The LMS / LNWR swingbridge in Oxford is one of only two scheduled monument swing bridges in England and is the last significant hand operated main-line rail swingbridge in existence in Britain.
It sits astride the Sheepwash Channel, which links the River Thames into the Oxford Canal. Its location, adjacent to the current high-level railway bridge, is somewhat confusing now, surrounded by modern town housing on the site of the former LNWR goods yard.
Built in 1850 to a design by Robert Stephenson, it is understood to be the earliest moving-element railway bridge in Britain to retain its original mechanism. It connected the LNWR (later LMS) Rewley Road station to the south (now demolished and moved to Quainton Railway Centre) with the LNWR locomotive depot and lines to Bicester and Bletchley, to the north. It enabled the lines to cross the Sheepwash Channel whilst still allowing boats to pass along what was then an important commercial waterway into Oxford.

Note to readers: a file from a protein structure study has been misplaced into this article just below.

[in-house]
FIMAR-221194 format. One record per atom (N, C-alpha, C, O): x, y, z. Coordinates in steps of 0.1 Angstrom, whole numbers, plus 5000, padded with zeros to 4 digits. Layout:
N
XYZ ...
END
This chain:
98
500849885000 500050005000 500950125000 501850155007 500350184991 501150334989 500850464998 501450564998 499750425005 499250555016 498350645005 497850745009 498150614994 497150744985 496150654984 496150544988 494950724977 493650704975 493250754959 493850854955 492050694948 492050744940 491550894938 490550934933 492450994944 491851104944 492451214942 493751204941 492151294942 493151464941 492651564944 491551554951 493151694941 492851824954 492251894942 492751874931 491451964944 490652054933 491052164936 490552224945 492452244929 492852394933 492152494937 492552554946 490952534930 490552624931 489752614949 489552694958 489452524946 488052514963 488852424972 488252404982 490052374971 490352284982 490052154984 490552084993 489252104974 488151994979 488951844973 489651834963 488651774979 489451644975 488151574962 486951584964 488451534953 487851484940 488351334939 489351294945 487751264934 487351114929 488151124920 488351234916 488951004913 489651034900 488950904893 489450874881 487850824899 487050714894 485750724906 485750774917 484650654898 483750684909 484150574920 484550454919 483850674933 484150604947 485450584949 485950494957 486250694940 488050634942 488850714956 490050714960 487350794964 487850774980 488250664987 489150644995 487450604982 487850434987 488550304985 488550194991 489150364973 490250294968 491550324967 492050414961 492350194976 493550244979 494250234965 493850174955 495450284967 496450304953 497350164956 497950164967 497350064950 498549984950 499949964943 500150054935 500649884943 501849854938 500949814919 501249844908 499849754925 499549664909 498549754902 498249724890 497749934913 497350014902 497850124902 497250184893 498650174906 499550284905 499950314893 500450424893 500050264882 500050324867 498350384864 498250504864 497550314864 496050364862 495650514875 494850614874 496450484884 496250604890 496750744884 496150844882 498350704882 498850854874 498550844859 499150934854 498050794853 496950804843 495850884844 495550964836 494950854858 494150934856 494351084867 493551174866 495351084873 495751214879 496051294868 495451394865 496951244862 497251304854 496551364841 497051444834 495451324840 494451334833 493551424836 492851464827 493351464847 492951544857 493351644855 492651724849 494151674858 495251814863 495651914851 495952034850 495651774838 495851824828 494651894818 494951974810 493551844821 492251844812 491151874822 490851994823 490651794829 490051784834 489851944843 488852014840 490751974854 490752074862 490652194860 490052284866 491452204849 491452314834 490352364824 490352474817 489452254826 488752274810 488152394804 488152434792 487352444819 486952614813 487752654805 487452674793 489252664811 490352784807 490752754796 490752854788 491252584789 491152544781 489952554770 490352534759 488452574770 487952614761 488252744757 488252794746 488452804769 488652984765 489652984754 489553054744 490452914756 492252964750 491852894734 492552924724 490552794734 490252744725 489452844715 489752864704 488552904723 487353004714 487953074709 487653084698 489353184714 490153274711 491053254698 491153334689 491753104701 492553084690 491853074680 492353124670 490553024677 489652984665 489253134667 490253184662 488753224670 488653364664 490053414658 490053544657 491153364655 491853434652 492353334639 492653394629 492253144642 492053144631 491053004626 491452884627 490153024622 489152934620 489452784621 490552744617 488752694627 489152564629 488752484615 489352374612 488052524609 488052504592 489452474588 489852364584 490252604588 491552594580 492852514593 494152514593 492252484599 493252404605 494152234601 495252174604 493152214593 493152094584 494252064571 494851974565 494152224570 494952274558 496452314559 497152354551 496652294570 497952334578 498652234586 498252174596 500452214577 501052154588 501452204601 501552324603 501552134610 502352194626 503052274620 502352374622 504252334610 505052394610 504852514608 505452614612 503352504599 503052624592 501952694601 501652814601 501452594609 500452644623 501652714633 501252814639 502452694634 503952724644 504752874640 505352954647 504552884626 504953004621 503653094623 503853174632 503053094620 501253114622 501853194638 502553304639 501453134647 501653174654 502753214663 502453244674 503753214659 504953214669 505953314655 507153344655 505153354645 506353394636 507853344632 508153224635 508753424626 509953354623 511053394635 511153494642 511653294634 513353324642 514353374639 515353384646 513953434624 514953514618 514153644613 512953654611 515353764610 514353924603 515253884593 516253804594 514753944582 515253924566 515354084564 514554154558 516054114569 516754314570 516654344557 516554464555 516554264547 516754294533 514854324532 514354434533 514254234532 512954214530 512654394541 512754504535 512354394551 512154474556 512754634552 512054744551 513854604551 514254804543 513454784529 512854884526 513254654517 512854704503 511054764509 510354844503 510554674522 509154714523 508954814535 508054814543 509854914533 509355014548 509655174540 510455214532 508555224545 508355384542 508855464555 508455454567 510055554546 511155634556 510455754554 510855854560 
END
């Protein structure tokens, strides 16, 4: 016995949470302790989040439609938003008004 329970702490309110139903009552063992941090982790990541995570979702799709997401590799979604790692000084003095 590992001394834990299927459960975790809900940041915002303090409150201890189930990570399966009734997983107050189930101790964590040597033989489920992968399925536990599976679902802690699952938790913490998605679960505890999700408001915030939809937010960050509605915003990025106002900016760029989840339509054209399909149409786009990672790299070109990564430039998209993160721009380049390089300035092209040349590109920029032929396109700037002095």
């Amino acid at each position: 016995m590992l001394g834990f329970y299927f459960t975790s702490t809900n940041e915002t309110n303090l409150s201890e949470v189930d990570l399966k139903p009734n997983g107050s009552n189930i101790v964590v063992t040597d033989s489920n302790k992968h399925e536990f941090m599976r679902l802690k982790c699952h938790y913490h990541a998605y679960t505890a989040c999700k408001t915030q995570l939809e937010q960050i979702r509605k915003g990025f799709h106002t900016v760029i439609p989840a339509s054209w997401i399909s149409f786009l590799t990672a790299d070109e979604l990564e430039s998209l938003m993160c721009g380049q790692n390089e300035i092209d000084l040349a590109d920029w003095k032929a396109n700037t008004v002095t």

The bridge was rebuilt about 1890 and the majority of the surviving structure is from that period. Rewley Road station closed in 1951, with the remaining services diverted into the main station, though the coal yard continued in use until 1984, when the bridge was fixed in the open position.
It got a scheduled monument listing in 1993, when the surrounding railway land was being sold off for housing, and is currently owned by Network Rail. However there has been a very active campaign for preservation by the Oxford Preservation Trust, who have managed to raise mush of the funding needed for restoration. In the next few months, ownership will be handed to the trust from Network Rail and work will commence. There’s still a shortfall in the funding required, if you are able to help please contact the trust.
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